SUBSCRIBER & MEMBER LOGIN

Login, or register today to interact in our online community, comment on articles, receive our newsletter, manage your account online and more!

MTH O gauge TRAXX F14 Electric

Thanks to the years of Northeast Corridor trains with sloped noses, the look of the TRAXX isn't as unusual as it once might have been.
RELATED TOPICS: LOCOMOTIVE - ELECTRIC | MTH | O GAUGE
PR0912_MTH-TRAXX-F140
Let’s face it. Electrified mainline railway operations in the United States have been small potatoes on the world scene. Sure, the Pennsylvania, New Haven, and Virginian lines were neat and functional, but the rest of the globe embraced electric traction far more extensively than did the United States. Innovation in the realm of electrics belongs to the Old World, not the New World.

The locomotive before us today is the TRAXX F140 from MTH. In the real world, the locomotive is made by our Canadian cousins at Bombardier. TRAXX is a family of diesel and electric locomotives featuring modular construction that can be outfitted to run on multiple voltages or both AC and DC power. This is a big deal thanks to the rise of transnational railways in Europe. There are many carriers using many power systems and this locomotive serves them all.

The Traxx F140 is a 7,500-horsepower B-B electric locomotive. Although there are no Bombardier TRAXX locomotives operating in the United States, NJ Transit is running similarly styled Bombardier ALP-46 and ALP-46A locomotives in its commuter operations.

Opening the box
I was actually expecting something both lighter and a bit shorter, something a bit stubbier, like an AEM-7. Unlike many previous MTH electrics (which have had die-cast metal shells), this engine has a plastic body. This is a 1:43 scale model that has a fair bit of size to it. So I was rather pleased with the initial feel of the model.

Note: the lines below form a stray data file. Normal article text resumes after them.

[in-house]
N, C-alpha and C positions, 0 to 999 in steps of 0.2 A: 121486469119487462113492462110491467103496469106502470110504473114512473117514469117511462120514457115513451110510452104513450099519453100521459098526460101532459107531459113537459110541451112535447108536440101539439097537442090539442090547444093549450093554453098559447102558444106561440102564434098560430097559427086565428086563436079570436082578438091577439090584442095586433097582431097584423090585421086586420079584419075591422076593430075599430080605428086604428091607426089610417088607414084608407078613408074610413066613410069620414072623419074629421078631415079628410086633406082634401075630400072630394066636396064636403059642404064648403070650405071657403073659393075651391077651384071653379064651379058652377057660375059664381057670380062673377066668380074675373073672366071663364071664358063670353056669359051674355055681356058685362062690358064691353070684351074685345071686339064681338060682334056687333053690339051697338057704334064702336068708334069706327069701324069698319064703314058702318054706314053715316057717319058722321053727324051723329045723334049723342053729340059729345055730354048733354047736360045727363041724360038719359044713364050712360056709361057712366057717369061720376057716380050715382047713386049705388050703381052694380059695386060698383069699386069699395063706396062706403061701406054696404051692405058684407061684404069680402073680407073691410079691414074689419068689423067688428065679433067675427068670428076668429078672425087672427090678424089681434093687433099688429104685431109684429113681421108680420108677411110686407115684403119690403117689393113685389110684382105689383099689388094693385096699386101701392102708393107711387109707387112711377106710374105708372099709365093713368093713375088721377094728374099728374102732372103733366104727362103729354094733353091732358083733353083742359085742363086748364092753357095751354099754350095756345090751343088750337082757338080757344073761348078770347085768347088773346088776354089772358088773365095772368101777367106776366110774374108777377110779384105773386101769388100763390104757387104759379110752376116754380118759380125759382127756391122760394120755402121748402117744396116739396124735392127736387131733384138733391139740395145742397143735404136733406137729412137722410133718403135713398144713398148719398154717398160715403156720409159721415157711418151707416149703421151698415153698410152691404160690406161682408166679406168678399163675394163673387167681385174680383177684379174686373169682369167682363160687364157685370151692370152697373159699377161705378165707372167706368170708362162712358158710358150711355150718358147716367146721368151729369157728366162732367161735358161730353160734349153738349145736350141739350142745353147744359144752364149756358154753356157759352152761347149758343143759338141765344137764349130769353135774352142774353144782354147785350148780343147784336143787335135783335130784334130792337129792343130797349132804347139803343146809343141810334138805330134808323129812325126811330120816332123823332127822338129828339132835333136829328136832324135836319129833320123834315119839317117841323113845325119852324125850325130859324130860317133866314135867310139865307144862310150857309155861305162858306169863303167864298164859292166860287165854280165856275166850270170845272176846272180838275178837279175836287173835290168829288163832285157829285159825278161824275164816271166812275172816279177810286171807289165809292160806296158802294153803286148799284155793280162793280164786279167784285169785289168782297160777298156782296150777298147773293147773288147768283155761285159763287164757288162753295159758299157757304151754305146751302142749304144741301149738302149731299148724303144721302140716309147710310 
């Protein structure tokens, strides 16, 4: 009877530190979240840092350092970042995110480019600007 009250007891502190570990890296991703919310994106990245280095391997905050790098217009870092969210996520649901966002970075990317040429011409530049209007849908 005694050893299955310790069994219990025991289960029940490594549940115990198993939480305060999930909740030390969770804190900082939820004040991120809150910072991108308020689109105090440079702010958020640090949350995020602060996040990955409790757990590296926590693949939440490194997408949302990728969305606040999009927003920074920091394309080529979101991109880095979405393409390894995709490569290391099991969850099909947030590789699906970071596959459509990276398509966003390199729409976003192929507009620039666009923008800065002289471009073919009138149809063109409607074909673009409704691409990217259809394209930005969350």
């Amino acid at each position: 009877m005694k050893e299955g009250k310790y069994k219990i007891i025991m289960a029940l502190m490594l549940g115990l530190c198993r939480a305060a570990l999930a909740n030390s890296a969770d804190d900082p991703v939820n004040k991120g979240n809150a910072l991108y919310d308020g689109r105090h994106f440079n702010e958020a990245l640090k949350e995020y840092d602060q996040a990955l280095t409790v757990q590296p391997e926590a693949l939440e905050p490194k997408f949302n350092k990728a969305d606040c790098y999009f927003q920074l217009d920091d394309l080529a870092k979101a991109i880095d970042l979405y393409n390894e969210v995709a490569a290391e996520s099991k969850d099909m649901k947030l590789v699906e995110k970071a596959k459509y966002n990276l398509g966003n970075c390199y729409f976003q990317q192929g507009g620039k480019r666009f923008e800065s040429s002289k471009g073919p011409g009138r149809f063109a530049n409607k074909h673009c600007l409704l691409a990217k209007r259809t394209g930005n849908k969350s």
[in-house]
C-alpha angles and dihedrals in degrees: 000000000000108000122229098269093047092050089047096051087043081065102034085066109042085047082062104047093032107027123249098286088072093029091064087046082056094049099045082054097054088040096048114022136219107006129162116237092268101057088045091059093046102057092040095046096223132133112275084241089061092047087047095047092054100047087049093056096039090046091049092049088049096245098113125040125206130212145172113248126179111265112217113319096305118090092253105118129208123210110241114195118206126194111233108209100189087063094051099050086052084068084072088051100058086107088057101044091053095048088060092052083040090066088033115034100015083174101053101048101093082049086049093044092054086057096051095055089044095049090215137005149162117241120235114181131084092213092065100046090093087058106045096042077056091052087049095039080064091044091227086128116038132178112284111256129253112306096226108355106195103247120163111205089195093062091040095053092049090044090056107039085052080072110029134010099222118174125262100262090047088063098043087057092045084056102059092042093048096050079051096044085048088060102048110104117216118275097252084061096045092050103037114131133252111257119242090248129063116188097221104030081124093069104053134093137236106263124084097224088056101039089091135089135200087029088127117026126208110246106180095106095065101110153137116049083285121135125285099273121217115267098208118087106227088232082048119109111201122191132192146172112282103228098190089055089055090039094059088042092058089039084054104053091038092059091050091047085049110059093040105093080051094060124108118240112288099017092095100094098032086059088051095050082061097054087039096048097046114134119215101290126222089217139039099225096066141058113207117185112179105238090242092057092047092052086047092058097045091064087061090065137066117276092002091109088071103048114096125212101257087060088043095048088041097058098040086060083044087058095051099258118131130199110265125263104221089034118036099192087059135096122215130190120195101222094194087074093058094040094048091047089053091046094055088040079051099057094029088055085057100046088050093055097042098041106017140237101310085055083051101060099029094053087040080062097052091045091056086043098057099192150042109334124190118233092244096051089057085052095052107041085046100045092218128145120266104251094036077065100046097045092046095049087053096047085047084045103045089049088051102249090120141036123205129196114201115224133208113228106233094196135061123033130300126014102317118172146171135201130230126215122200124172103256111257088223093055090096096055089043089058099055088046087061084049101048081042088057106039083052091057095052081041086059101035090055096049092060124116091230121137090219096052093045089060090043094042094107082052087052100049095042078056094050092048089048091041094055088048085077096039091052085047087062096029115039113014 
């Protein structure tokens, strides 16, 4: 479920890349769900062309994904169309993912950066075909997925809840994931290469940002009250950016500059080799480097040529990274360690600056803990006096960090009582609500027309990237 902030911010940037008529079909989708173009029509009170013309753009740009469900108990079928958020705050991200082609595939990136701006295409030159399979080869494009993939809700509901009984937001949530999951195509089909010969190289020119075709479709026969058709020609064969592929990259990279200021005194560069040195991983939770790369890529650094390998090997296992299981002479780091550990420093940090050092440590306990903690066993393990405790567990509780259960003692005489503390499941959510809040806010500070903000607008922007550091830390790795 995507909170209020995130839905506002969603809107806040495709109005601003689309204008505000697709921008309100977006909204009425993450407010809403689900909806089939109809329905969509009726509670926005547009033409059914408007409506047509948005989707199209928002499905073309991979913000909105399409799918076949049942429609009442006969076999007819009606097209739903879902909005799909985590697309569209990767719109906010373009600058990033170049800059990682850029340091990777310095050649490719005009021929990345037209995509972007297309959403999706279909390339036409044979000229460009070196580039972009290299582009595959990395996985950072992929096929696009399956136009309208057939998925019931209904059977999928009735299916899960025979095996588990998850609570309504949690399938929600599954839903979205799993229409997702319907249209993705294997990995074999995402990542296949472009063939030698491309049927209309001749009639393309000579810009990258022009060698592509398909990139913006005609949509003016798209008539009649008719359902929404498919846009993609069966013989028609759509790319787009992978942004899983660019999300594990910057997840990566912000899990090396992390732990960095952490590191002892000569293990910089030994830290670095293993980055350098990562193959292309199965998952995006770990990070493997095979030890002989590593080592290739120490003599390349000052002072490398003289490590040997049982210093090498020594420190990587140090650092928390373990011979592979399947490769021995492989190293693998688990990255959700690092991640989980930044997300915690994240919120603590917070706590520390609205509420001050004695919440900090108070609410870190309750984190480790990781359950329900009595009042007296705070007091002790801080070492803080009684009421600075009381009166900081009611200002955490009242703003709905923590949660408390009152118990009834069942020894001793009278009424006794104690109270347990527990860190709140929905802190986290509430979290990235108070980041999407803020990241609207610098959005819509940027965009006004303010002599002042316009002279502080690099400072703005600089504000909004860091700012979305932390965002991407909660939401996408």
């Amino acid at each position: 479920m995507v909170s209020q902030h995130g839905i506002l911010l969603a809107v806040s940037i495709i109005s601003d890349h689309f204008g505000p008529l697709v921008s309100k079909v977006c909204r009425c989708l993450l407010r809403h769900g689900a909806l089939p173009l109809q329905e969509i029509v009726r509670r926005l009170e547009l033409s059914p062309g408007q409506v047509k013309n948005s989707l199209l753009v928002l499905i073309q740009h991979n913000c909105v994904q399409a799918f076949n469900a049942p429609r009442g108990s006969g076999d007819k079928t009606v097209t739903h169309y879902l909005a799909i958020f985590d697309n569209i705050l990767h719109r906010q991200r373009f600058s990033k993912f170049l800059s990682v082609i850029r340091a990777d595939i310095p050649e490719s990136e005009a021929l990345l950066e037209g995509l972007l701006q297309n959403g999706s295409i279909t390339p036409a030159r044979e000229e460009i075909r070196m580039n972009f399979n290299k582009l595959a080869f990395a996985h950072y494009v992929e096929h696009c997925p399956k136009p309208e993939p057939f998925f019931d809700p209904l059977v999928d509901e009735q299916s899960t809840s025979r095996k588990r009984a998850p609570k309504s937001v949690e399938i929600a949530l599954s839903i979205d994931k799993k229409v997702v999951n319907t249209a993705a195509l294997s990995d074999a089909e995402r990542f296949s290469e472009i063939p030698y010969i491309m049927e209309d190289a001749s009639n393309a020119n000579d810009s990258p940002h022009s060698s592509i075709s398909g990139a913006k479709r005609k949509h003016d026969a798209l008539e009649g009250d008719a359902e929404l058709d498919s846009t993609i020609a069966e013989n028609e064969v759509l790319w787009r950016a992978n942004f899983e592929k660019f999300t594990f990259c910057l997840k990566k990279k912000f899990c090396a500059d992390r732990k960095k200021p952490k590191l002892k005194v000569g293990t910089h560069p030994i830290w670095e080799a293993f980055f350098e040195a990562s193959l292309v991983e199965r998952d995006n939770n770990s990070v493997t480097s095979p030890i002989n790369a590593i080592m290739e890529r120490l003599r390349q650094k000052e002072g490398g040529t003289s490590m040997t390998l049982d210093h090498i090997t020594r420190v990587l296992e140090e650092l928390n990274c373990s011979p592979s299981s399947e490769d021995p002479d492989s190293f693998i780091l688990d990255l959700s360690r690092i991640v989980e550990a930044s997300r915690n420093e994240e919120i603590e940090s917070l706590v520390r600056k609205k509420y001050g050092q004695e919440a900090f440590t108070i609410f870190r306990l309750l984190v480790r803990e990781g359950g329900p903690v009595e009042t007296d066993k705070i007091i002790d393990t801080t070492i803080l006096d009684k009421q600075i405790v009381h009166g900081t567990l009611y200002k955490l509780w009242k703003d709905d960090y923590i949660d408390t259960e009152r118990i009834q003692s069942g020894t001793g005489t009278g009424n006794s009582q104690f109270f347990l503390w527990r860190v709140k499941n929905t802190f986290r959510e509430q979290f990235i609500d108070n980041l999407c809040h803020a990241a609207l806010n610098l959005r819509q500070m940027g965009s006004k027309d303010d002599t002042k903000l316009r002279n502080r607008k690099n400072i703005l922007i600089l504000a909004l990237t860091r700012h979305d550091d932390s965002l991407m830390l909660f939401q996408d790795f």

Many modern locomotive designs have relatively few detail points that make them stand out. In this respect, the TRAXX F140 has much in common with an Amtrak AMD-103 – a detailed face and generally long, unblemished flanks. The details present, however, are well executed on the TRAXX.

Thanks to years of Northeast Corridor trains with sloped noses, the look of the TRAXX isn’t as jarring as it once might have been. Each end has a coil coupler, and you’ll find steps on the corners, just to the outside of the sprung buffers.

There is a rather precarious looking series of footholds for crew access just above the buffers on the nose. These all have cast-in tread detail. Grab irons are on the sides and the front of the nose to help steady little O gauge engine wipers.

The lighting array matches European practice, and it’s distinctively different, but probably not worth delving into European prototype books to interpret the meaning. Still, MTH provides some basic lighting information in the manual, and you have the option of selecting lights for Swiss or German railway operation.

The cab is nicely executed and has a crew member (wearing dark shades, no less) at the helm. From an American point of view, the cab seems a bit exposed, as you envision a crossing collision with a concrete mixer or a minivan. I guess there are fewer Swiss grade crossings.

At the cabs you’ll find doors on both sides (all cast in), with grab irons bracketing the door and two handles affixed to the door. Of note are the steps going up to the door. They have gray accents and an opening at the top step on the frame. Otherwise, the greater parts of the sides are smooth, though there are cast-in screens along the roofline.